On October 17th, 1677, a month before Bartholomew Laskey arrived with his monstrous hairy child, the Norwich Mayor’s Court licenced Mr Robert Parker ‘to act pieces out of Playes &c for 14 daies at the Redd lion’ and John Argent ‘to make shew of such tricks as are mentioned in his patent at the Angell’.¹
These are exactly the sort of tantalisingly vague references to popular entertainments that one expects to find in early modern legal records. The ‘pieces of plays’ and unspecified ‘tricks’ surely amused their audiences, and the title ‘Mr’ suggests that at least Parker earned a decent livelihood, so they probably represent typical examples of provincial urban popular culture in the late seventeenth century. However, whereas in London we have published plays and diarists to tell us about the content of these ‘entertainments’, here we are left with frustratingly little. Norwich had no Pepys to record a trip ‘to Southwarke-Fair, very dirty, and there saw the puppet-show of Whittington, which was pretty to see; and how that idle thing do work upon people that see it, and even myself too!’
About a year later, in October 1678, the court clerk noted that
Oliver Batt hath leave to make shew of a Motion called Arte and Vertue until Newyear day next at the Blew Bell in the Hoggmarket.²
This seems much more promising. We’re given the name of the show and the place where it was performed. Sadly, my cursory search for plays called ‘Art and Virtue’ turned up nothing in the ESTC and the other obvious databases.
The venue, on the other hand, is a bit less cryptic. A pub called the Blue Bell, which claimed to date to the fifteenth century, was open in the city until 1965 and this might well be the one referred to here. We even have a photo.
It was at 21 Lower Goat Lane, a stone’s throw from the current marketplace, but someone with a better grasp of early modern Norwich will have to confirm if that was the same place as the hog market.
The nineteenth-century OS map and John Hoyle’s early eighteenth-century city map gives some idea of the pub’s place in the town, though obviously a high-res image would make it clearer. (If anyone has one, I’ll gladly update the image.)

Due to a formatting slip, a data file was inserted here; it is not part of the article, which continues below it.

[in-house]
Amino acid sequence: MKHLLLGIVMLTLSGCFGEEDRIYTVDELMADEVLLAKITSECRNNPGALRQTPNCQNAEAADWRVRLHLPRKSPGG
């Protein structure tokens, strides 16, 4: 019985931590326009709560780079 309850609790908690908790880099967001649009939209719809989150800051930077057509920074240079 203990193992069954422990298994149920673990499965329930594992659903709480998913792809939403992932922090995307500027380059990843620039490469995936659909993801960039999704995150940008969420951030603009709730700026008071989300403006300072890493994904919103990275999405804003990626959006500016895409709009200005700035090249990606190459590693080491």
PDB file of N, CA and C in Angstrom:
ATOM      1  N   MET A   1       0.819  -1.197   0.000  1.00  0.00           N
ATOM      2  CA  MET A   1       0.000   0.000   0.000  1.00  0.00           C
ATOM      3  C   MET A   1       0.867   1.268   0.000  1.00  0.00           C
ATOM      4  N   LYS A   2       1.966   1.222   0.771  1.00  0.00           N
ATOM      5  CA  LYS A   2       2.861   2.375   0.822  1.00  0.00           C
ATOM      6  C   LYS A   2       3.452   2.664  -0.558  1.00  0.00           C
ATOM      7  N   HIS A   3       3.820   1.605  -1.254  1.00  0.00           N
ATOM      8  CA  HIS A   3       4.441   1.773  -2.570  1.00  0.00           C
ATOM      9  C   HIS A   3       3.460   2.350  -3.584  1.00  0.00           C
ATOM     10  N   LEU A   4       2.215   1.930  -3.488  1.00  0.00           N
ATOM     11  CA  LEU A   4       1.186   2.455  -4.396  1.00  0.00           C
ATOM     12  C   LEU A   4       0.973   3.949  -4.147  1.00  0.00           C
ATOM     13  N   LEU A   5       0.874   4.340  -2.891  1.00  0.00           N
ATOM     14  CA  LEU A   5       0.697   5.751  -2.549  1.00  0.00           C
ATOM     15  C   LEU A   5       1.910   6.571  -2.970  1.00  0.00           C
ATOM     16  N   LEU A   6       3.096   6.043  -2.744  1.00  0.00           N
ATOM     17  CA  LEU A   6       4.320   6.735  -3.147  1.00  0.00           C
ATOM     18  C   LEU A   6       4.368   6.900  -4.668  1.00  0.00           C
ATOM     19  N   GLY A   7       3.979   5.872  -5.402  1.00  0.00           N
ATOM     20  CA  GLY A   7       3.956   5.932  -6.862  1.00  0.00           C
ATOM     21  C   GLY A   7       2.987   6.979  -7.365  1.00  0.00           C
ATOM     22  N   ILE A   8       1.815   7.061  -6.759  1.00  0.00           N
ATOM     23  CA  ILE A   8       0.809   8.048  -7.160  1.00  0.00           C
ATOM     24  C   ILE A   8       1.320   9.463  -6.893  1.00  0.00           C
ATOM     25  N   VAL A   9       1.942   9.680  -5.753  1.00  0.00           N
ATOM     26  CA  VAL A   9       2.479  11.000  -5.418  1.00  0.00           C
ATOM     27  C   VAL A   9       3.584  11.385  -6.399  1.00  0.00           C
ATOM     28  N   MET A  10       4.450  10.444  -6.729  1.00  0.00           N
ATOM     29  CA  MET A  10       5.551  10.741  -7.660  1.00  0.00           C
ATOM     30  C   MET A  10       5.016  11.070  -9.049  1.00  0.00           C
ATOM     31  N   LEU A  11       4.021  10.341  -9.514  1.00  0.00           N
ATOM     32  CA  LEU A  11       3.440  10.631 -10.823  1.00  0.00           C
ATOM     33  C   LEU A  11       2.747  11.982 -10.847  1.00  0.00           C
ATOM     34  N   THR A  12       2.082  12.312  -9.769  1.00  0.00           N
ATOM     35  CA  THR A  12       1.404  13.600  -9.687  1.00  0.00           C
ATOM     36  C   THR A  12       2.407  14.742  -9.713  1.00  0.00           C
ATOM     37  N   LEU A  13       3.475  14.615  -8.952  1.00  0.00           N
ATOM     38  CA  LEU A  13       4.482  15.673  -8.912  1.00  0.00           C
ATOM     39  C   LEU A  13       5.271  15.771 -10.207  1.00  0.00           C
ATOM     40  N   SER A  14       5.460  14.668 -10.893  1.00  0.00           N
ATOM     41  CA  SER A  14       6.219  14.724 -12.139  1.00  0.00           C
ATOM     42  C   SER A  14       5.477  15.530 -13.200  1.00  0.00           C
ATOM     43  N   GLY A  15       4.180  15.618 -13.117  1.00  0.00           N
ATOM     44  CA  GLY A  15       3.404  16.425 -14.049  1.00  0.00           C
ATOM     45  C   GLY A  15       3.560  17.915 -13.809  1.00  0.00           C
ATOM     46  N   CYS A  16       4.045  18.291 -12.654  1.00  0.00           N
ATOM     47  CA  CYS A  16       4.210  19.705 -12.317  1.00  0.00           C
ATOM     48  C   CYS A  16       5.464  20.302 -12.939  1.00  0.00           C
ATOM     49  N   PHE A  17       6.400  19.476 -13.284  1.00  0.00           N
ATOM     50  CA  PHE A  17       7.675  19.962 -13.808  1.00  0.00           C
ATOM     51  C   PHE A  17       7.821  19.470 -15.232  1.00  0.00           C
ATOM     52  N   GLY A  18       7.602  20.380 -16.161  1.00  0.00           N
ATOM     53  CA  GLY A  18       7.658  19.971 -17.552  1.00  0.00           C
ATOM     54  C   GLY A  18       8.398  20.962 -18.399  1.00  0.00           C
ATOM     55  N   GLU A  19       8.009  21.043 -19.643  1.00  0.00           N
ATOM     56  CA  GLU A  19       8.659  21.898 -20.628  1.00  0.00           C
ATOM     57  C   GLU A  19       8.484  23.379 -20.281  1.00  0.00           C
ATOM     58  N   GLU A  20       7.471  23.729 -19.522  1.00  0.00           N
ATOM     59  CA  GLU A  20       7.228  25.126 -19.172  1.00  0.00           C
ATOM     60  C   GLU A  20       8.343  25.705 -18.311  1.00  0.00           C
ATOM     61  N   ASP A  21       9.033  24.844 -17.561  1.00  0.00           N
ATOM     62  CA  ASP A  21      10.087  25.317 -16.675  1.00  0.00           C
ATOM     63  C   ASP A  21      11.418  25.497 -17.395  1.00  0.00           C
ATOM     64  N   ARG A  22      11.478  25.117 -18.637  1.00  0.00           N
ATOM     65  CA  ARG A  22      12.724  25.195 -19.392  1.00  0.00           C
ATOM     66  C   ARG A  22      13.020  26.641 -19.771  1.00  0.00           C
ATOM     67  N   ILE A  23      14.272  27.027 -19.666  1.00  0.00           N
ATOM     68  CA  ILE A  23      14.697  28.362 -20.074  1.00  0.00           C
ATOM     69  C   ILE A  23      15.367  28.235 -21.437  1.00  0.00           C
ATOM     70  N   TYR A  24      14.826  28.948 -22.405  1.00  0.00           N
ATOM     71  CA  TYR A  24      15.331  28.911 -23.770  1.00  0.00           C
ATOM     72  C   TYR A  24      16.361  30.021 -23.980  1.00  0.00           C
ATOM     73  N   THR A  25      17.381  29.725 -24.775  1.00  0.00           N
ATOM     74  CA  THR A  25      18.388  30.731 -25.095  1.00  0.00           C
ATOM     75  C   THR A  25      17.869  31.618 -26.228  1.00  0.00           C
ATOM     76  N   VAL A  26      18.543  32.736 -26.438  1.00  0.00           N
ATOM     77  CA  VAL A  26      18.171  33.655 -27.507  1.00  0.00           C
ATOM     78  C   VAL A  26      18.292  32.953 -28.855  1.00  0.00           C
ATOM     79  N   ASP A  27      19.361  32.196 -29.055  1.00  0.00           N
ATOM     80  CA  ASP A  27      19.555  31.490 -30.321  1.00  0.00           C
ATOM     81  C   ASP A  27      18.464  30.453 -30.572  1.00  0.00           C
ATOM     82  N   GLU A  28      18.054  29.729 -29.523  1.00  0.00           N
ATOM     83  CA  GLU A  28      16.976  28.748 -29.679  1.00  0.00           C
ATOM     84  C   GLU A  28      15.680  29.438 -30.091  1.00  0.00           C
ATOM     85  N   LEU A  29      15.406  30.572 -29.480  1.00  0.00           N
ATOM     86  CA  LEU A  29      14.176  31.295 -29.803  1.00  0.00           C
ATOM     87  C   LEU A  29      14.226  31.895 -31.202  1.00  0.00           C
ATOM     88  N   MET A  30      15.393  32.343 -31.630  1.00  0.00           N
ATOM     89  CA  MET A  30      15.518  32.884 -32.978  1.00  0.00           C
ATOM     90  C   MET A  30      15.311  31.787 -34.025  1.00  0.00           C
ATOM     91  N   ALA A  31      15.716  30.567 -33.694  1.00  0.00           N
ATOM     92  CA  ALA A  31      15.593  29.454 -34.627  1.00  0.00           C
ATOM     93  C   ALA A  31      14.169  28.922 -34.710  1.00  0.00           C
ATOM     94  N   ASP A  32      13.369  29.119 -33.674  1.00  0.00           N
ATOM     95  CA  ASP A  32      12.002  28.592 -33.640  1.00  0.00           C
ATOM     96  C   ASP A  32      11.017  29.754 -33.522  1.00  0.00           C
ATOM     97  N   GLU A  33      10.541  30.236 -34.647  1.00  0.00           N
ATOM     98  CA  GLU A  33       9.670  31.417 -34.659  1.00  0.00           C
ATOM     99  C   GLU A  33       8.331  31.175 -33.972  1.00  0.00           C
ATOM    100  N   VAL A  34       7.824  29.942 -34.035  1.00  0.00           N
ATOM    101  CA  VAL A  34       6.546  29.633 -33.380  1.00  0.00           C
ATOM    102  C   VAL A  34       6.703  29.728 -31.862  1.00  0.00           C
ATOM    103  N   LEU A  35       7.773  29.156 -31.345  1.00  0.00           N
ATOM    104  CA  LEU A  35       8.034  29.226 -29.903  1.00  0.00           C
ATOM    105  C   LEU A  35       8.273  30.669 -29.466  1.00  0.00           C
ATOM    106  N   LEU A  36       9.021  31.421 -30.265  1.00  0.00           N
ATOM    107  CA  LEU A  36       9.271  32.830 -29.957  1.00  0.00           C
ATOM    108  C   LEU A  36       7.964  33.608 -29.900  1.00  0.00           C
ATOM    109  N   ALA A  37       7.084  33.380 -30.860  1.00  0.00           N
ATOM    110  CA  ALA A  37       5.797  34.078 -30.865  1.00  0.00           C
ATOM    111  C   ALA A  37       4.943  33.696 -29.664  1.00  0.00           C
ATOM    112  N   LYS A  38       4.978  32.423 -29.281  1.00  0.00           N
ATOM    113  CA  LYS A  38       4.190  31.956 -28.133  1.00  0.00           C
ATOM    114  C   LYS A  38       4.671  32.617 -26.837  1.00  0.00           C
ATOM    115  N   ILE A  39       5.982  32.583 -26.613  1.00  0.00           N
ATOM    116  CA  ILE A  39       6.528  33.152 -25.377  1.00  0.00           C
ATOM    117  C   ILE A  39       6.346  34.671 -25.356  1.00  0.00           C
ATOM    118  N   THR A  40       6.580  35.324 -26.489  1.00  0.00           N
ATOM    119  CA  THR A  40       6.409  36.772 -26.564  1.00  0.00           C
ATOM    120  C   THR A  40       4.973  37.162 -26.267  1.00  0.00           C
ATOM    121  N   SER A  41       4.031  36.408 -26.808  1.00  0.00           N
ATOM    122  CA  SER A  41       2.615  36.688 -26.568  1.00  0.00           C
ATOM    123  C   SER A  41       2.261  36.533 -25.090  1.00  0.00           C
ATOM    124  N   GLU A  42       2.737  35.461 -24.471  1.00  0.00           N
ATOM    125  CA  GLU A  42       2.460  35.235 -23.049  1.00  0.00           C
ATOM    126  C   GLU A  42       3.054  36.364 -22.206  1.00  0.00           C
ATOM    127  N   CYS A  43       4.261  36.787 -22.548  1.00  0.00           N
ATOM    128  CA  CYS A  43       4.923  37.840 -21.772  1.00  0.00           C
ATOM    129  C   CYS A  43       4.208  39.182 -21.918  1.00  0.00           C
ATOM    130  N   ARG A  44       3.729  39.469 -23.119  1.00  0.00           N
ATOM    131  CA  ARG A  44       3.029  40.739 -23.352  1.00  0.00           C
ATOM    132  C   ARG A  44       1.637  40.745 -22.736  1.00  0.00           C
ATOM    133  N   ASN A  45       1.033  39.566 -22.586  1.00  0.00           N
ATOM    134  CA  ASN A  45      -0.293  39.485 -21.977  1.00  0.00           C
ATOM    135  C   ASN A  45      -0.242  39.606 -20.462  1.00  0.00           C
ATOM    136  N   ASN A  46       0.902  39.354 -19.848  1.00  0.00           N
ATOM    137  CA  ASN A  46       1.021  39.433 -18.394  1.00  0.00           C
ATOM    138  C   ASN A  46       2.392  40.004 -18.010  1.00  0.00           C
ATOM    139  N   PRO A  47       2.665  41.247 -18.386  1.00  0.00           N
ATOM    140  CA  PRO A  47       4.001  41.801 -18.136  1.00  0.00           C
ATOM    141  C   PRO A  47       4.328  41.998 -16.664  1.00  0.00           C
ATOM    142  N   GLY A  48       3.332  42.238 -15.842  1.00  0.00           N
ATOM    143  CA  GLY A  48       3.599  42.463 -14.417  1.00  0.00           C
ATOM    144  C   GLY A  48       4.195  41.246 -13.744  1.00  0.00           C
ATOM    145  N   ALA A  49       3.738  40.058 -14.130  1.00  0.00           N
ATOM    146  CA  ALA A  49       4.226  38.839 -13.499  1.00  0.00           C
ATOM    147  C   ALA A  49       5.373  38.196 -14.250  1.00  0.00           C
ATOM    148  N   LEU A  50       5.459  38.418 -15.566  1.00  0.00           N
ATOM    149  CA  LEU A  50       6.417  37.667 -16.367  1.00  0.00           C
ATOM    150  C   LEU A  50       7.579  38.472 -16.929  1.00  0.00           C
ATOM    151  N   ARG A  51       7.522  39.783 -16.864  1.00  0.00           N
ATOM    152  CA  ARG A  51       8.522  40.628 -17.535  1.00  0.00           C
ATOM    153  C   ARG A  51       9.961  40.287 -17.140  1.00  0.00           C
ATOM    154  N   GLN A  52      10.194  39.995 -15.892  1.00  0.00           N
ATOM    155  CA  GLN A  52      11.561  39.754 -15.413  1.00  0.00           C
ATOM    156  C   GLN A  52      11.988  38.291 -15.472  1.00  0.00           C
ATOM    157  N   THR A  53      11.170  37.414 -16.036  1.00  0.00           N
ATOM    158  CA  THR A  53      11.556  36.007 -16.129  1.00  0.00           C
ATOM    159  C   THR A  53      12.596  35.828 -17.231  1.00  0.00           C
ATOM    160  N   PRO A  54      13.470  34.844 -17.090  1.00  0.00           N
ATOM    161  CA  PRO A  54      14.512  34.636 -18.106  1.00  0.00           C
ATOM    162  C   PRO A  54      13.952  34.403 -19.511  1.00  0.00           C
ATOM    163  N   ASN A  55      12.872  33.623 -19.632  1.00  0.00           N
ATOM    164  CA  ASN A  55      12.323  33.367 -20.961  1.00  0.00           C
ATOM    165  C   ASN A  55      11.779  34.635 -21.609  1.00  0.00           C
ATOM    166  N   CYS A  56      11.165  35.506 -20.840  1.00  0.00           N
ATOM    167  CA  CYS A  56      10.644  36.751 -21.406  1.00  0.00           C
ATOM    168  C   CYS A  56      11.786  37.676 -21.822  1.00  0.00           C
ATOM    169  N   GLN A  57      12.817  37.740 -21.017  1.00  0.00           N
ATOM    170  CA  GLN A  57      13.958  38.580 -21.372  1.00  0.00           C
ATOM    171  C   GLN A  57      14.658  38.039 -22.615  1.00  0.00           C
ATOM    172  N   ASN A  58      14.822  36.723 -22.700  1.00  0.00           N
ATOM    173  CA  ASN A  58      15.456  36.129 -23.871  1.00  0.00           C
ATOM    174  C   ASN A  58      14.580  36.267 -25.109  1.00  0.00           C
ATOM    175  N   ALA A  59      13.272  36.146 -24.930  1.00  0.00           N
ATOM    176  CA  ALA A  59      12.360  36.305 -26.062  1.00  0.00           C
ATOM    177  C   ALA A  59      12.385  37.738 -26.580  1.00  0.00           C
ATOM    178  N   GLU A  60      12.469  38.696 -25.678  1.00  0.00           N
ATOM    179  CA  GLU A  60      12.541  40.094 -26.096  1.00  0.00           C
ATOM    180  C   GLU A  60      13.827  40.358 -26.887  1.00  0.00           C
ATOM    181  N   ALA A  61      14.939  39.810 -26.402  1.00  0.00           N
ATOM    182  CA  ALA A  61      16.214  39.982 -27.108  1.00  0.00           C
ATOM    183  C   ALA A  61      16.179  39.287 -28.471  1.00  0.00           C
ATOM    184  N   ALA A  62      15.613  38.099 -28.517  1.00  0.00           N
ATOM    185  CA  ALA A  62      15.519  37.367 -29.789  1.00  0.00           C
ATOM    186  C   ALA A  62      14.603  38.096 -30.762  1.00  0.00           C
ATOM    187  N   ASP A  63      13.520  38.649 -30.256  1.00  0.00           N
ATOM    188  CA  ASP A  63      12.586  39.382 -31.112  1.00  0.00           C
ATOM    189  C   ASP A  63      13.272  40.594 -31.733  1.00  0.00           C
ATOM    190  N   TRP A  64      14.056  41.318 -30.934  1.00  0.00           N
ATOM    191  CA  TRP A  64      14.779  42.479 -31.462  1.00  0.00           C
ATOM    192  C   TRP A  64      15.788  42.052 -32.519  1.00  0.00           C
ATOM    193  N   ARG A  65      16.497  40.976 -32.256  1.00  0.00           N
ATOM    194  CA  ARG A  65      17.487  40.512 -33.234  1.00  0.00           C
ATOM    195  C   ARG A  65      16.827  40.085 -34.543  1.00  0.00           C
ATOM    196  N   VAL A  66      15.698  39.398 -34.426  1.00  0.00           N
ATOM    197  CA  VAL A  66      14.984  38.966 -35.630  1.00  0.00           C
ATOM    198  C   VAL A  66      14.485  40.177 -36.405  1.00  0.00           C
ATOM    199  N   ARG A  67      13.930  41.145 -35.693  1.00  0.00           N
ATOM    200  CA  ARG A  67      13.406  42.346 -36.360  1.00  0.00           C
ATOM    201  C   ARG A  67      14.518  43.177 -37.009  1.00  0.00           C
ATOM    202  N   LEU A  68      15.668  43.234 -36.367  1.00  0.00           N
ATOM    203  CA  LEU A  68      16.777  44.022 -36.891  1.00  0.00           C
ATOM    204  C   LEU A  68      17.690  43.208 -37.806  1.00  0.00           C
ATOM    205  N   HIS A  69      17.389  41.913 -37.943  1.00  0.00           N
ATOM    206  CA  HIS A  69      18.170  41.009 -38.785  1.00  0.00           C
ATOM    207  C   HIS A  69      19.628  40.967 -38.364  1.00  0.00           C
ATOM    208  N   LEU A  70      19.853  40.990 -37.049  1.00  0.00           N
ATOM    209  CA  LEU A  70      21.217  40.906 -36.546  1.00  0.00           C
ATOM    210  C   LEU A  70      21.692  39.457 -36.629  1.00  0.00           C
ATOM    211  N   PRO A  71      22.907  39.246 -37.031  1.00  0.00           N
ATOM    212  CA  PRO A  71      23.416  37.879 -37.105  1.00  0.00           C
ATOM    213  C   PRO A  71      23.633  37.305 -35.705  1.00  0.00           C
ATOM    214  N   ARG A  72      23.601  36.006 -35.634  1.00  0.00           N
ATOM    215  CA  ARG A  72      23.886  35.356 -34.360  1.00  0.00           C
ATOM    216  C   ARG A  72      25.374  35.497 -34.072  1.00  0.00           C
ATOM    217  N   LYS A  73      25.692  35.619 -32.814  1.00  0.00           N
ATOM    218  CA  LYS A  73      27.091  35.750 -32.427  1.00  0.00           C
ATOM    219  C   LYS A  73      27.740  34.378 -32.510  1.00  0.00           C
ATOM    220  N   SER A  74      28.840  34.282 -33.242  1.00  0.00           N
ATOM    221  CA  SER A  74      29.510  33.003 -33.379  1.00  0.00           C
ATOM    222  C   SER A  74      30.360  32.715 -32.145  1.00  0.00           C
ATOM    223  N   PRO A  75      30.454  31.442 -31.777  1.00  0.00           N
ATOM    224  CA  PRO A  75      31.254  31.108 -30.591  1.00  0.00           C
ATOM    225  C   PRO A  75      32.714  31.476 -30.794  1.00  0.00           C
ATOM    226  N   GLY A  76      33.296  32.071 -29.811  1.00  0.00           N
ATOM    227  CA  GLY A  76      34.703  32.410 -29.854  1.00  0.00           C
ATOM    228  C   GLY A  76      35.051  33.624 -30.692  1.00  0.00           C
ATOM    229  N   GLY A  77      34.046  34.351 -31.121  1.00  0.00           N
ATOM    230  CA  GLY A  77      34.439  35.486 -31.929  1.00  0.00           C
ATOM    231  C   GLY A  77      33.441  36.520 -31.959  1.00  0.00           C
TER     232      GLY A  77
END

Many other licencing entries in the mayor’s court books are similarly specific about location and it would be fascinating to map out the geography of popular ‘shews’ in the town. This could be combined with information from the Records of Early English Drama series (REED) to build a dataset that would stretch across the whole early modern period.³ Reconstructing this would, I think, be a great example of historiography’s ‘spatial turn’ in action.
There are several questions that we could ask:
- Were popular entertainments ‘marginal’ or ‘central’? Were they pushed to the edge of the city like the Southwark theatres in Elizabethan London? Or were they welcomed into the heart of the city, the hub of commercial and administrative activity at its centre? (The single data point of the Blue Bell suggests the latter.)
- Were they spatially segregated or integrated into a variety different types of neighbourhood? Confined to poorer districts? Or commercial areas? Or spread across the whole city?
- Were performances associated with specific venues or did they regularly change? Were there only a few inns that hosted all the ‘shews’? Or could they be found at most large establishments?
- How did their geography change (or not change) over time? Was their spatial configuration stable or did it shift over the course of the early modern period in response to changes in the city’s economy or government?
Perhaps an analysis of the geography of popular entertainments would be one way to give the ‘spatial turn’, which Katrina Navickas recently critiqued for being a bit too focused on the middle classes, a bit more social depth. Exploring the relationship between these ‘shews’ and Norwich’s cityscape might contribute to uncovering the nature of plebeian ‘space’ in early modern towns.
PS: I don’t plan to do any of this hard work myself, so if any readers are keen to give it a go, please do. Just be sure to report back with your findings.
UPDATE (25/07/12): I’ve just realized that this post was almost certainly subconsciously inspired by a wonderful talk/post by Tim Hitchcock that I read a couple of weeks ago. He reconstructs the ‘spatial’ role of a fascinating individual:
a man named Charles McGee or Mckay, who stood just here for over forty years, from at least 1809, until his death in 1854; making a living as a one-eyed crossing sweeper – a black Jamaican refugee from Britain’s wars of colonial expansion
Hitchcock shows how ‘some people stand in the same place longer than many buildings; and have a greater right to appear on a map, than many landmarks’. For more on Mckay, and a discussion of the possibilities opened up by Locating London’s Past (the latest in Hitchcock’s endless stream of gigantic digital projects), see the post.
¹ Norfolk Record Office, NCR Case 16a/25, f. 9
² Ibid., f. 37. f. A ‘motion’ was ‘a show, an entertainment; spec. a puppet-show’ according to the OED.
³ David Galloway (ed.), Records of Early English Drama: Norwich 1540-1642 (Toronto, 1984). This article, which I have not read, also seems like it would be useful: Phillip V. Thomas, ‘Itinerant, roguish entertainers in Elizabethan and early Stuart Norwich’, Norfolk Archaeology, 43:3 (2000), pp. 485-92.
[Update (19/01/13): Be sure to read Fiona Williamson’s contribution in the comment section below on the social profile and geography of these venues. She’s currently a senior lecturer at the National University of Malaysia with much more knowledge of seventeenth-century Norwich than I have, and recently edited and contributed to Locating Agency: Space, Power and Popular Politics (2010), focusing primarily on these sorts of issues in early modern England.]